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# Calculus/Rectilinear Motion

Question
QUESTION: I really have no idea how to do this. I think you are supposed to find the integral and then evaluate it but i am not sure how to proceed in doing so.
The velocity function of a moving particle on a coordinate line is v(t) = 3 cos(2t) for 0 is less than or equal to t and 2pi is greater than or equal to t

(a) Determine when the particle is moving to the right.
(b) Determine when the particle stops.
(c) Determine the total distance travelled by the particle during 0 is less than or equal to t and 2pi is greater than or equal to t.

ANSWER: (a) Assuming to the right is positive, it is moving to the right for all t
except when t is in the interval (π/2, 3π/2).

(b) To find this, integrate v(t) from 0 to 2π.
The value of the integral of f(t) = 3cos(2t) is F(t).
Doing this gives ∫f(t)dt = ∫3cos(2t)dt = 3sin(2t)/2 = 1.5*sin(2t) = F(t).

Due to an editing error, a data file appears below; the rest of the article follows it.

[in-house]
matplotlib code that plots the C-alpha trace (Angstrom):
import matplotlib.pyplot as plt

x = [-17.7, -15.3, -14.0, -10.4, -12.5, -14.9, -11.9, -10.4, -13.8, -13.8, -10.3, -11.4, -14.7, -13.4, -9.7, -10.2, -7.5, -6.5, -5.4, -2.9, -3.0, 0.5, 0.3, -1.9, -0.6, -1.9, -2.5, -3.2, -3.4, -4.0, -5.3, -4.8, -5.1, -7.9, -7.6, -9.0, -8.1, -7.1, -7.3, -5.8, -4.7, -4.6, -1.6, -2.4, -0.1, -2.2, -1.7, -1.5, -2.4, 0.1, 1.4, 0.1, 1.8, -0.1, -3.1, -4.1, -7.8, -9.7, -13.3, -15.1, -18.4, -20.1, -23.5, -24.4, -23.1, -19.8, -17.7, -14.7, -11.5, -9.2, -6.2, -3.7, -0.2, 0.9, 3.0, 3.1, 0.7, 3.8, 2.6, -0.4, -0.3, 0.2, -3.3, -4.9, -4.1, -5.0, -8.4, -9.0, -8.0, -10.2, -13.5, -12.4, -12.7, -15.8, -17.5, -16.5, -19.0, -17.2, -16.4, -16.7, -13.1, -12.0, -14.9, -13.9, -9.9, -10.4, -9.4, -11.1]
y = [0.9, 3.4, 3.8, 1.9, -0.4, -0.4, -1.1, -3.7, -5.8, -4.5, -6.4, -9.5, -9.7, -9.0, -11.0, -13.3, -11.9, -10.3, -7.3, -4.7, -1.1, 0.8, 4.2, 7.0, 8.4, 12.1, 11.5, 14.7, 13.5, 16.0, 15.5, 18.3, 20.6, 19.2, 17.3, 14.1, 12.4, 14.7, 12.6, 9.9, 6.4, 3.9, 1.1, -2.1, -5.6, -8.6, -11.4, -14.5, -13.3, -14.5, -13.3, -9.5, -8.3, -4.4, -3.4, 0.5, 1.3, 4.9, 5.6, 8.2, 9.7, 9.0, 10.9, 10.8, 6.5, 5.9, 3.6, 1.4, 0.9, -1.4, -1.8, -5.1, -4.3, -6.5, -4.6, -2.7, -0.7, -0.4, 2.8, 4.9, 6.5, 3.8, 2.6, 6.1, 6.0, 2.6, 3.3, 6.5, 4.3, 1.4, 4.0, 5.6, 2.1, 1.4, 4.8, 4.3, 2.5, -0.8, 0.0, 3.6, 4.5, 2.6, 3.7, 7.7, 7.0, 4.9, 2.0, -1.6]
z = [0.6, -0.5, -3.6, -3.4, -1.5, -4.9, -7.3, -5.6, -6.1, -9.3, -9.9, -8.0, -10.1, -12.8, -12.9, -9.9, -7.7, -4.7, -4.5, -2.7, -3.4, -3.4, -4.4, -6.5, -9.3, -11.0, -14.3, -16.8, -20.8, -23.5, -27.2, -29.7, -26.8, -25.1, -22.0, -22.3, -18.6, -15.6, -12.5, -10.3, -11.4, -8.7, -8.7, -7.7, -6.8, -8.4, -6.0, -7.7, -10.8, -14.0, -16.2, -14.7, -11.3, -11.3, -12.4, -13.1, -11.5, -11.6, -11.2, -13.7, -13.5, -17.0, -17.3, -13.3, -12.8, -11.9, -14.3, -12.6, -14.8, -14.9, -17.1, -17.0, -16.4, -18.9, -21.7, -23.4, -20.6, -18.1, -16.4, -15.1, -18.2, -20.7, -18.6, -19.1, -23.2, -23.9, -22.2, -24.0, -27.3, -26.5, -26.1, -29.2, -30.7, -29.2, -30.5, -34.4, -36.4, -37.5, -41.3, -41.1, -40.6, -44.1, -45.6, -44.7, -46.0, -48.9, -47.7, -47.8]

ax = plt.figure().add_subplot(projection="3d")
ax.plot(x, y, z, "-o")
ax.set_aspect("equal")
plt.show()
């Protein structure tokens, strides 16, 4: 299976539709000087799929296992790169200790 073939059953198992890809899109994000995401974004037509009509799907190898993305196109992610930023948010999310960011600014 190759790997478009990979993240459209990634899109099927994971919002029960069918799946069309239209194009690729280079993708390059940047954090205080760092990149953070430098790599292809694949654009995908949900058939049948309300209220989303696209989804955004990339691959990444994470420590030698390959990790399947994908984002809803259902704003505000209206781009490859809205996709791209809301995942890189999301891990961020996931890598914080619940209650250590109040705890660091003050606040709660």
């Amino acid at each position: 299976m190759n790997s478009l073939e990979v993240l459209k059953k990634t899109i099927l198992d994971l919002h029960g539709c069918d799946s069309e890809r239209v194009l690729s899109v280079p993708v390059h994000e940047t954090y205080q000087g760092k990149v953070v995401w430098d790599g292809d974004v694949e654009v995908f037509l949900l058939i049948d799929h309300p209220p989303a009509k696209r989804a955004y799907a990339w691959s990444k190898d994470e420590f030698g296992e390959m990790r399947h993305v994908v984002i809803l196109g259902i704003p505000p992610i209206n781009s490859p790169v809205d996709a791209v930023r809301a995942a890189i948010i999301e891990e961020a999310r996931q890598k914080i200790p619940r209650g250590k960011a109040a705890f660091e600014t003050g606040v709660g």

The answer would be F(2π) - F(0).

(c) To find the total distance travelled, it would be done by evaluating three integrals.
Each of the integrals would be the one above, the the limits of integration on each would
be different.  It has to do with knowing cos(2t) is 0 at t = π/4 and t = 3π/4.

The 1st integral has the value |F(π/2) - F(0)|,
the 2nd integral has the value |F(3π/2) - F(π/2)|, and
the 3rd integral has the value |F(2π) - F(3π/2)|.

The value of the 2nd integral would be a negative distance,
since it is moving in a negative direction at that point.

The answer would be twice this value, since the movement from 0 to  π
is the same as the movement from π to 2π.

---------- FOLLOW-UP ----------

QUESTION: I am just wondering if you could explain more about part a). How is it that you determine which intervals move in the positive direction. That is the only thing i do not understand from your explanation. Everything else was crystal clear.

If the velocity were given by a cos(t) funciton,
we know cos(t) is positive in the 1st and 4th quadrants.

Since we have a cos(2t), the function would be positive in the 1st half of the 1st quadrant,
the 2nd half of the 2nd quadrant, the 1st half of thew 3rd quadrant, and the 2nd half of the fourth quadrant.

Calculus

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